Arctic Tundra Ice Loss Ups Methane Emissions

By on September 23, 2015

Many researchers consider the effects of climate change on the sea or land, but not how climate change in one affects the other. But at Lund University in Sweden, recent research has shown that not only does melting sea ice, for example, impact the sea. It also impacts lands hundreds of miles away.

According to a release from the university, melting sea ice raises temperatures in the Arctic tundra, causing methane emissions there to increase. Researchers used computer models to confirm the connection between melting sea ice and increased methane production, a connection that was believed to exist but previously lacked strong evidence.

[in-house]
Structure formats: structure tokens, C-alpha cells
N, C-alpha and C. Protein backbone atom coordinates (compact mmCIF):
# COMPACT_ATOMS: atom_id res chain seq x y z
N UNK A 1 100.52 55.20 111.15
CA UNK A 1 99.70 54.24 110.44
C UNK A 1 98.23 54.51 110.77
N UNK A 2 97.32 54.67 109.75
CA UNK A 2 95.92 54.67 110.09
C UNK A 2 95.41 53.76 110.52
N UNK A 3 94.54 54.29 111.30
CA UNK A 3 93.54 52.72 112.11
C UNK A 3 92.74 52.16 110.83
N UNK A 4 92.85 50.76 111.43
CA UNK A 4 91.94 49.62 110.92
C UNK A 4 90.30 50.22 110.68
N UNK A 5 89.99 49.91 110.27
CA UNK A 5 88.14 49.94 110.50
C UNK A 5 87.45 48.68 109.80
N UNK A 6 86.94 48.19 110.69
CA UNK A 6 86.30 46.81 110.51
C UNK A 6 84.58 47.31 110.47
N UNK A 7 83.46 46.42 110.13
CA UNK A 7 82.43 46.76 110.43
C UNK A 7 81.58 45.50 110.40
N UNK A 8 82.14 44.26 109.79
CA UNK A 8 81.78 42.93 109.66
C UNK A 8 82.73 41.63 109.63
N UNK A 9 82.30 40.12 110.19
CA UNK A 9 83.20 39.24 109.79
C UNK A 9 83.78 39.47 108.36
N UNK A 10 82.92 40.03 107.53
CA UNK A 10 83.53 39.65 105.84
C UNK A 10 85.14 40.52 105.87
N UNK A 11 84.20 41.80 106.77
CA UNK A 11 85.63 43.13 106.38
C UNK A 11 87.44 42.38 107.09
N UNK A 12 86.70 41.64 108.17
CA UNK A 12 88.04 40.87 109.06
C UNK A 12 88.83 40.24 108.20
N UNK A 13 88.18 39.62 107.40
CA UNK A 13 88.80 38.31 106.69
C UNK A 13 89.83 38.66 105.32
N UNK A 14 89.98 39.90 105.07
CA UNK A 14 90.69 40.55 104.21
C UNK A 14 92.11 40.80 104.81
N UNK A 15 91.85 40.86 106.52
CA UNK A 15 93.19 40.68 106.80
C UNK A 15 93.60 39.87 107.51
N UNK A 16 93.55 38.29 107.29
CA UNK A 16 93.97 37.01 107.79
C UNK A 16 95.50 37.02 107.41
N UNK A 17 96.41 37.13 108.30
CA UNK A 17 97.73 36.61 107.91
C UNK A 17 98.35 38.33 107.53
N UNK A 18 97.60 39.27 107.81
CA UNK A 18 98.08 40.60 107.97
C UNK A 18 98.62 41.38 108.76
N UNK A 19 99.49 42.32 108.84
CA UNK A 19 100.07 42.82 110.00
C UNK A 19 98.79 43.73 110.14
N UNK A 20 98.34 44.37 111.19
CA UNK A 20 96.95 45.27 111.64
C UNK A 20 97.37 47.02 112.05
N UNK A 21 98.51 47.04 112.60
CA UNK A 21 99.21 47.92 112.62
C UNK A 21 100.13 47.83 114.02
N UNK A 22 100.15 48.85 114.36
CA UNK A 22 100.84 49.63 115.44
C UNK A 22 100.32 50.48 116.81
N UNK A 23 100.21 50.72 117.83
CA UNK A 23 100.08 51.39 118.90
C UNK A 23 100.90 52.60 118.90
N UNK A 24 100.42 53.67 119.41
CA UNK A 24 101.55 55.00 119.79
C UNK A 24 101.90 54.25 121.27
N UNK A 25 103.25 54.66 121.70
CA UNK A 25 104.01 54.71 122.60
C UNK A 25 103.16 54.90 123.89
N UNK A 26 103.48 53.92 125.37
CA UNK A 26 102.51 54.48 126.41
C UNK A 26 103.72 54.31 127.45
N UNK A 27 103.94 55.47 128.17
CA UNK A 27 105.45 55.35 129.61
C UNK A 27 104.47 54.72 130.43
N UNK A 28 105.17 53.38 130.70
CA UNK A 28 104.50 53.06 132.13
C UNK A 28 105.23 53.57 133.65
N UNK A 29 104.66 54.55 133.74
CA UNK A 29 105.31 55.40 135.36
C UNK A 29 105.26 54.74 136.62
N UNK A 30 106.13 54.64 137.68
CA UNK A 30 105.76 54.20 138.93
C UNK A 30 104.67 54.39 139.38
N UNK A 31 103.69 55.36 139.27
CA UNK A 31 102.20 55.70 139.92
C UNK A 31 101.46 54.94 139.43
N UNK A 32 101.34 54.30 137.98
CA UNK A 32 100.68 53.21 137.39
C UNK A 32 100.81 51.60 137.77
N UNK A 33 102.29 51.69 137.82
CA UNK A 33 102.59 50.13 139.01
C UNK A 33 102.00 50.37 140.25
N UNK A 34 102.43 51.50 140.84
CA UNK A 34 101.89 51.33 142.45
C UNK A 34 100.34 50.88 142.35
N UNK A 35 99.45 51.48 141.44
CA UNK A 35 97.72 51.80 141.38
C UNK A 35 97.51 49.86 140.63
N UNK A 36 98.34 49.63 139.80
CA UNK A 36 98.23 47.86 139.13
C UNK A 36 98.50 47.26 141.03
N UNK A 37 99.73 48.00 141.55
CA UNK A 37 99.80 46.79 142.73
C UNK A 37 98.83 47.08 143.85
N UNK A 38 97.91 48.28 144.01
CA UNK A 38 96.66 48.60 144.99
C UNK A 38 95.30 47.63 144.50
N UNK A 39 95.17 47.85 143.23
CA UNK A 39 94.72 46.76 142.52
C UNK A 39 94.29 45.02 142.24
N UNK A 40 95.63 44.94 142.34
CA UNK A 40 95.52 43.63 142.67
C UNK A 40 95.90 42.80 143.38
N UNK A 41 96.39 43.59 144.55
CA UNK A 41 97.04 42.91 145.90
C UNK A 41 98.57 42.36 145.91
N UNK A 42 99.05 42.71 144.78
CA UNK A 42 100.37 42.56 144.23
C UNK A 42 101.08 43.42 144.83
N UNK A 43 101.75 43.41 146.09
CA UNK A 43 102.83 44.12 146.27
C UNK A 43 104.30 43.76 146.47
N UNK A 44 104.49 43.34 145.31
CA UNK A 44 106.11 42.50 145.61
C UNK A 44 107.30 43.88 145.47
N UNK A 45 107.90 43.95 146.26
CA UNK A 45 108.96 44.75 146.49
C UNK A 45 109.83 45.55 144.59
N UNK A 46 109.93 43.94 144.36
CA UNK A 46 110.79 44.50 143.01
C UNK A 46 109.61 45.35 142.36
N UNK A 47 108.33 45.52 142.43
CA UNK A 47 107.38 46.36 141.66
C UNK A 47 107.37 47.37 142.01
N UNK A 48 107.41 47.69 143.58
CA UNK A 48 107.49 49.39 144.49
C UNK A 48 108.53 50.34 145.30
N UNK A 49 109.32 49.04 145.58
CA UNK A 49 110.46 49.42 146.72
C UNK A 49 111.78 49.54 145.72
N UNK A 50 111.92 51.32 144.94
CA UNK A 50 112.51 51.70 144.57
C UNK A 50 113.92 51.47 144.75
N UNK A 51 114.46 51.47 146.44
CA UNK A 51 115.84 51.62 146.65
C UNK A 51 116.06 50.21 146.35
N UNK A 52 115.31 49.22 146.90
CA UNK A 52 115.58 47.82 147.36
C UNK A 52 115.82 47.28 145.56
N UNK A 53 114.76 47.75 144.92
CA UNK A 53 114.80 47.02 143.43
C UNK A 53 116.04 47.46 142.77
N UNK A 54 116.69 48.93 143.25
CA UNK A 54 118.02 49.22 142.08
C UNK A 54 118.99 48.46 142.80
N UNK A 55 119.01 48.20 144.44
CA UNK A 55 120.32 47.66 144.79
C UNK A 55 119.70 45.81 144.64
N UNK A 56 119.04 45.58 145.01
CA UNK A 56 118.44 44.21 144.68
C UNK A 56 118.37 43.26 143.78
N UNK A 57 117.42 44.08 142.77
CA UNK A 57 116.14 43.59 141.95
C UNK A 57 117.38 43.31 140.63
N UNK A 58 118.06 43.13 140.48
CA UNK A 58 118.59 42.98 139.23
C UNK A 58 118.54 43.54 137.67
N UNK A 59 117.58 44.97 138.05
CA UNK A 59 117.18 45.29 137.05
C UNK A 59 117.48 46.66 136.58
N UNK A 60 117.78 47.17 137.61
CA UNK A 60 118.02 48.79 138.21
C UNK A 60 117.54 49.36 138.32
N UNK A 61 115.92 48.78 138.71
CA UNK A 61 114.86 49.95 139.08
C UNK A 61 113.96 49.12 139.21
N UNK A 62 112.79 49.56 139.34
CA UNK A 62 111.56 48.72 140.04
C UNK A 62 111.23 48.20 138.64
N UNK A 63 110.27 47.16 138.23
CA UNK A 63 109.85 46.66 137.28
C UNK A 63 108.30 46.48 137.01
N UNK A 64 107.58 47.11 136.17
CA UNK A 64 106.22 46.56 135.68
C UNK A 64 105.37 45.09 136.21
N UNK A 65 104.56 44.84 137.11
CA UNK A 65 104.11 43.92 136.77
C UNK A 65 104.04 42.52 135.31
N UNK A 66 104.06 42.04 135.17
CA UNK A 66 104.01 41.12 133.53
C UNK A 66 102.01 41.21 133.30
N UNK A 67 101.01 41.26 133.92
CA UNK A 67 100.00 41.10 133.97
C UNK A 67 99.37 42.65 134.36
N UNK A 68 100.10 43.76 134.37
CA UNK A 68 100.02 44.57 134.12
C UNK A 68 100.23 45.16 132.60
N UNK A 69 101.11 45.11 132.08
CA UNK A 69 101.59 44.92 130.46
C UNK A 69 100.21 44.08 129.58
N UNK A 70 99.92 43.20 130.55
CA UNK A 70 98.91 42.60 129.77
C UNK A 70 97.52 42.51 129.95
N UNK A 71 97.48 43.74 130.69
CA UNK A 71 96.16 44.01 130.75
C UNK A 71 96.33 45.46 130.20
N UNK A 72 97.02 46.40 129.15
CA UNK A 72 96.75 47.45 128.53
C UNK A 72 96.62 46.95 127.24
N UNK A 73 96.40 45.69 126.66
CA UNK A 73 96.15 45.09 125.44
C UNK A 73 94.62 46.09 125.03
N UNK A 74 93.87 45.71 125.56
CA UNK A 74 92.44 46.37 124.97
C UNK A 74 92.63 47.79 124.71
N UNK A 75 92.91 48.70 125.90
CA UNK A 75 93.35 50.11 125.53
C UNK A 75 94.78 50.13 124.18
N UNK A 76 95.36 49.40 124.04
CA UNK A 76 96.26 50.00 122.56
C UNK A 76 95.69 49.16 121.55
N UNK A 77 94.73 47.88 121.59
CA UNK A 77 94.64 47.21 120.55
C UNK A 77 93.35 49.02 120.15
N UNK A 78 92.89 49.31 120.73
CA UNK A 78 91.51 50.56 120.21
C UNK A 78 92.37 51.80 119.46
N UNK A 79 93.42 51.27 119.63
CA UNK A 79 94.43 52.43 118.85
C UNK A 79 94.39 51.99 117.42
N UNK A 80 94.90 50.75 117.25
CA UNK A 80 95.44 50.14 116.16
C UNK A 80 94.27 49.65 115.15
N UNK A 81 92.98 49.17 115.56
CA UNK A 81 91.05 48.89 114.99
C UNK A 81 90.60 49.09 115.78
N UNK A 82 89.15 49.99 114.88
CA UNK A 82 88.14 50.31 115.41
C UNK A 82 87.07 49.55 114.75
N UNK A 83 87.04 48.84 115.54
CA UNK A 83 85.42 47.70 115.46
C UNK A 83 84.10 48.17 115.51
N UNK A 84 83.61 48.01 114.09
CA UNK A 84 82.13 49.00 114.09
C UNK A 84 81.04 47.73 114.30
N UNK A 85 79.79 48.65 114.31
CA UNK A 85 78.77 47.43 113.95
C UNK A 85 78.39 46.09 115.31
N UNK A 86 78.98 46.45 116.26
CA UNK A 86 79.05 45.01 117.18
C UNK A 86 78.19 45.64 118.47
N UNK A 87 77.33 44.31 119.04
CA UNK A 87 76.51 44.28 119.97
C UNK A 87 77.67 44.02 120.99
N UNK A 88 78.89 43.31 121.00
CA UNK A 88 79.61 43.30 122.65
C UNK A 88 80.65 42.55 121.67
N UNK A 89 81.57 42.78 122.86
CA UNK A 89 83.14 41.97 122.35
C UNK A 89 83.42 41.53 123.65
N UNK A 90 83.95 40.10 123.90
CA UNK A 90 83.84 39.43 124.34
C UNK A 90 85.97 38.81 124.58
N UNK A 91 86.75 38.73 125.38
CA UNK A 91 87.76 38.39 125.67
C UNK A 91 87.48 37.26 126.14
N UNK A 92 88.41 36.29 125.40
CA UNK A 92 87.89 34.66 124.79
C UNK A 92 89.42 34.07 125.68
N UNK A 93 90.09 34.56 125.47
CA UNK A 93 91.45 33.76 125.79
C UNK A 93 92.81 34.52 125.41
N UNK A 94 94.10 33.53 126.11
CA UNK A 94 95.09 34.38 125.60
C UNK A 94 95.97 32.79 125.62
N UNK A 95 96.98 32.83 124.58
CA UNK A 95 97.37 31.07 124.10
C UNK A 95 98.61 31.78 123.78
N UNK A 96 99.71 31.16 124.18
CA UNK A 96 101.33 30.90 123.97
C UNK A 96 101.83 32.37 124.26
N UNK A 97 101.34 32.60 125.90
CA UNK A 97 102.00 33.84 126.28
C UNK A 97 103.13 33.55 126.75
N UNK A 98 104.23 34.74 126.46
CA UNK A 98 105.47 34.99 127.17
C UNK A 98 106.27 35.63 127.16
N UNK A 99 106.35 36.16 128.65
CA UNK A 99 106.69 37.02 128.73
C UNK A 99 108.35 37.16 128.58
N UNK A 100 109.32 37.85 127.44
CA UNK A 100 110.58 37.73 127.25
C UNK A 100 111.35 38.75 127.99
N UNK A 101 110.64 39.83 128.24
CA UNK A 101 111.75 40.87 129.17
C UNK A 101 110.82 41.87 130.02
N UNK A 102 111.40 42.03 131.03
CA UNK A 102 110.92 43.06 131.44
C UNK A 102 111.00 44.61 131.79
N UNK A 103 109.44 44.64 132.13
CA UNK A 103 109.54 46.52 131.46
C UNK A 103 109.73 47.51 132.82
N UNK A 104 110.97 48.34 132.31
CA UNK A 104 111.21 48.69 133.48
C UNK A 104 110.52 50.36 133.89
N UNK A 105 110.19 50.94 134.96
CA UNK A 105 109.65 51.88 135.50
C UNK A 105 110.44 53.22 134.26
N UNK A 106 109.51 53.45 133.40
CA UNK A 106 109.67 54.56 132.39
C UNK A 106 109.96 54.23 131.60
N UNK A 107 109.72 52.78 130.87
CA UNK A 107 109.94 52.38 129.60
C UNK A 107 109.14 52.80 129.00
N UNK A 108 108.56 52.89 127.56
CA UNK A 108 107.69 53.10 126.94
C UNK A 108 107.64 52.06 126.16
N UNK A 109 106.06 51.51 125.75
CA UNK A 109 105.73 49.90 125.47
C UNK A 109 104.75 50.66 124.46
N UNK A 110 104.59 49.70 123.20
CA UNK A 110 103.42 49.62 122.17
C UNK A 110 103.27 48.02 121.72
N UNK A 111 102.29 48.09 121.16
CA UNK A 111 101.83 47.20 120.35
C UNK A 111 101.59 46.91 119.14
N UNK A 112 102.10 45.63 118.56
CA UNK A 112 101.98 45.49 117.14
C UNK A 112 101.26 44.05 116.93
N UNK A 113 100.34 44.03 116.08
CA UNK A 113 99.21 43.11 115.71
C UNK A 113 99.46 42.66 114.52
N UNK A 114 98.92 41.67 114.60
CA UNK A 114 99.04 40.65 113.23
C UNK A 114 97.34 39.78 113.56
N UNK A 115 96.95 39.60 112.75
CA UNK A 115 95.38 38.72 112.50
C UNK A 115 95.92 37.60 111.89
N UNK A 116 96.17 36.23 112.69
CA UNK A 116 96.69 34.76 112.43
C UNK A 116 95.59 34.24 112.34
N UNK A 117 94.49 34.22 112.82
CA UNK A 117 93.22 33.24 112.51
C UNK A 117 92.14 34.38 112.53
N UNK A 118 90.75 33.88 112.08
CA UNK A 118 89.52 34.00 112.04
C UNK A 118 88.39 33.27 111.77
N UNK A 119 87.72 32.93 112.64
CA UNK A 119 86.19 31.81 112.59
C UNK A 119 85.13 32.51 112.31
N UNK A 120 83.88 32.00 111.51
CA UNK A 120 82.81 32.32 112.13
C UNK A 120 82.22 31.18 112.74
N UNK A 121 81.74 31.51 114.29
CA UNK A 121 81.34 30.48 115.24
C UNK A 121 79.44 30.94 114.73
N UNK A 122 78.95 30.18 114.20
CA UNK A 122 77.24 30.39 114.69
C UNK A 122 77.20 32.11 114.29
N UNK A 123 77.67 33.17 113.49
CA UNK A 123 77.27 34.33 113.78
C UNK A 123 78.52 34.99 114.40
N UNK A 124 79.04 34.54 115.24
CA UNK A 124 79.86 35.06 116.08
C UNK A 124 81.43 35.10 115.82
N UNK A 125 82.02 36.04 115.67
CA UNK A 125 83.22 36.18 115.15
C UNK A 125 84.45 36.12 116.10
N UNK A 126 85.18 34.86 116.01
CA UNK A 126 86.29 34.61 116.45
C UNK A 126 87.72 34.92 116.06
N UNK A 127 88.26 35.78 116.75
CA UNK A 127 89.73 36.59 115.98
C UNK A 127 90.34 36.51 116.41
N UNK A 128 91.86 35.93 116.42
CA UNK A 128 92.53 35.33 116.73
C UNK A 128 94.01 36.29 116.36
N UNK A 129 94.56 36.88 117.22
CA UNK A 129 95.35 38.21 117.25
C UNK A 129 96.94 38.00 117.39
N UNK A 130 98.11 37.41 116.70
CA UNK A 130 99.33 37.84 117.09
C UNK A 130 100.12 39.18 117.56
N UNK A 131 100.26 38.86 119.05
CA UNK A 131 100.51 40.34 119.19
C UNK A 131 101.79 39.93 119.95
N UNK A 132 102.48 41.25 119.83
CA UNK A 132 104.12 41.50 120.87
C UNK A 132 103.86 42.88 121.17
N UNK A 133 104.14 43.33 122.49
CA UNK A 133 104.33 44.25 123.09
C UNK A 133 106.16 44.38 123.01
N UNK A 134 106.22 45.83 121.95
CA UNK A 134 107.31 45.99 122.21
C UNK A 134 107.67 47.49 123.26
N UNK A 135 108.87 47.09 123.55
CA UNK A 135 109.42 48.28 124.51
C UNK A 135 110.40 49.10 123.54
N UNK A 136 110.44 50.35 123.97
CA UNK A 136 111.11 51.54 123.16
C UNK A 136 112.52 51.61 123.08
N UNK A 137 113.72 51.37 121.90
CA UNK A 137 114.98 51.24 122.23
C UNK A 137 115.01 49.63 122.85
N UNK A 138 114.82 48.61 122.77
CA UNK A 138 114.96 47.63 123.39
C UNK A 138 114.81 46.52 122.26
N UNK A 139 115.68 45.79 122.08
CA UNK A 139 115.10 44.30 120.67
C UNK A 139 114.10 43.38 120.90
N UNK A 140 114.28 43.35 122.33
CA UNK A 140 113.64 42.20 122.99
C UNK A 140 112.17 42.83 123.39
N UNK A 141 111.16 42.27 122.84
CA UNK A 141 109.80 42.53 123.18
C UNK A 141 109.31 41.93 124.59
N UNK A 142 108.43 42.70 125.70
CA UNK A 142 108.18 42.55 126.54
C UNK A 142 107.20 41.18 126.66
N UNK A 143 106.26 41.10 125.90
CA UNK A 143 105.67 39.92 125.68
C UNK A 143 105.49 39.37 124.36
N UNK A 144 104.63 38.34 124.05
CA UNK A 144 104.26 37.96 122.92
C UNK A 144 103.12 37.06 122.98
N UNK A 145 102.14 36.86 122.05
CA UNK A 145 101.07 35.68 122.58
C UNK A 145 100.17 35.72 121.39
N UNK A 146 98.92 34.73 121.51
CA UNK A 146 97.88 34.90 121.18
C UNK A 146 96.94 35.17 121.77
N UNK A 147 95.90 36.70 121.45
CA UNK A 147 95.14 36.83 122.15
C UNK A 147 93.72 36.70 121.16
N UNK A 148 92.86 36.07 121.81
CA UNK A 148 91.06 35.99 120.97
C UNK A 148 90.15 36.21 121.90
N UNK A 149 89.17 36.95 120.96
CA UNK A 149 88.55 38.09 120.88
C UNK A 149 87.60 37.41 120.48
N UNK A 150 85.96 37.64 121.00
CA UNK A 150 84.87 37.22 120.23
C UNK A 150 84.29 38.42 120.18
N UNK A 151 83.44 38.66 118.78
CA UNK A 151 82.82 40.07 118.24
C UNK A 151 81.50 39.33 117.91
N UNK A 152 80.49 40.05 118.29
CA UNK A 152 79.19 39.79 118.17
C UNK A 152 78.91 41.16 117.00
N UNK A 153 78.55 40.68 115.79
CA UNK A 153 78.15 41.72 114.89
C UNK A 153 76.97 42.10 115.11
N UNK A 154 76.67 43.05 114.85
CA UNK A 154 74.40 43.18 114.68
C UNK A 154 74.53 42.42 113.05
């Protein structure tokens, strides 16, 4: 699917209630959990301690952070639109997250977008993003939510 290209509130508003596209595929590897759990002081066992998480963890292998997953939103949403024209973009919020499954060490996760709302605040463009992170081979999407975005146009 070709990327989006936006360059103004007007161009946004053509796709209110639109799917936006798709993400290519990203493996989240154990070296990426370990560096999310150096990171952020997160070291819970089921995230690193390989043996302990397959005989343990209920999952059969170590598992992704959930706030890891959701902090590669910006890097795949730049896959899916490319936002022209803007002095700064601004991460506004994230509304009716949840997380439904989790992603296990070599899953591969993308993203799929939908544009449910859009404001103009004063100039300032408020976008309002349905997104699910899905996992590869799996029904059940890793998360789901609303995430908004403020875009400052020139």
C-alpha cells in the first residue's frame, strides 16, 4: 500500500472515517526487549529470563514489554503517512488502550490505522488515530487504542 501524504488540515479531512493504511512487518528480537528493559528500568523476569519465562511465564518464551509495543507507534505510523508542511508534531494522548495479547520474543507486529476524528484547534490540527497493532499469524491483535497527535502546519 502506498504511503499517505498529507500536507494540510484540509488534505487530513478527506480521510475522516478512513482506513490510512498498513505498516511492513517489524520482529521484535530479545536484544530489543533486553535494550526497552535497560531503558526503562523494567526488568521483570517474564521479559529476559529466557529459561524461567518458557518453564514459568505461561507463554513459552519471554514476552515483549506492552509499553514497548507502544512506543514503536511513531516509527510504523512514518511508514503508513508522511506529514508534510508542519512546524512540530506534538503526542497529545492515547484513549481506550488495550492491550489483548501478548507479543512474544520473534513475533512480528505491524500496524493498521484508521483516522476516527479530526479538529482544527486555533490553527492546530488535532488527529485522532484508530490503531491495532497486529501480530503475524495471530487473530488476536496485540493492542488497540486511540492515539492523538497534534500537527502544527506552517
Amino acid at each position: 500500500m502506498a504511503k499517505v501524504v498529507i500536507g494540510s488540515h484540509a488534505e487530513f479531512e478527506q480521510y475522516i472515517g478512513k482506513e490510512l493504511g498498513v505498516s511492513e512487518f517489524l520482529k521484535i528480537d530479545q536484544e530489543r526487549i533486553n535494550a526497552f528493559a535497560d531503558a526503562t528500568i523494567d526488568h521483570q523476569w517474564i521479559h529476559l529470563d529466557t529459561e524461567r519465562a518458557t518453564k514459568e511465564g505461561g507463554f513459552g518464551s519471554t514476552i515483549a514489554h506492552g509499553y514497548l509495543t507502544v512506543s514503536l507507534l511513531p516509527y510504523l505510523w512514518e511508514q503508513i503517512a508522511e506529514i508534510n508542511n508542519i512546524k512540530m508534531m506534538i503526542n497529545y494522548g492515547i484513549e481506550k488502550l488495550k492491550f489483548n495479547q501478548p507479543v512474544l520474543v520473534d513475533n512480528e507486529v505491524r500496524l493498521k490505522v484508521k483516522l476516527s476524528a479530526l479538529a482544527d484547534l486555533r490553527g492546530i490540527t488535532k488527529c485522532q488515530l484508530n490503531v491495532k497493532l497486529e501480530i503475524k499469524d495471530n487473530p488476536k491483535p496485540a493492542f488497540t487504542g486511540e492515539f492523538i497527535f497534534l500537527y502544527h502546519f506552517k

Sea ice reflects sunlight, whereas the sea surrounding it absorbs sunlight. Melting sea ice, researchers observe, has the effect of reflecting less sunlight back into the atmosphere, meaning more sunlight absorbed by the ocean and therefore more heat. A warmer ocean, in turn, means higher temperatures emanating from the ocean, which in turn warms up the land. The warmer land encourages microorganisms in the tundra to metabolize more, producing more methane.

Featured Image: Arctic tundra. (Credit: Frans-Jan Parmentier)

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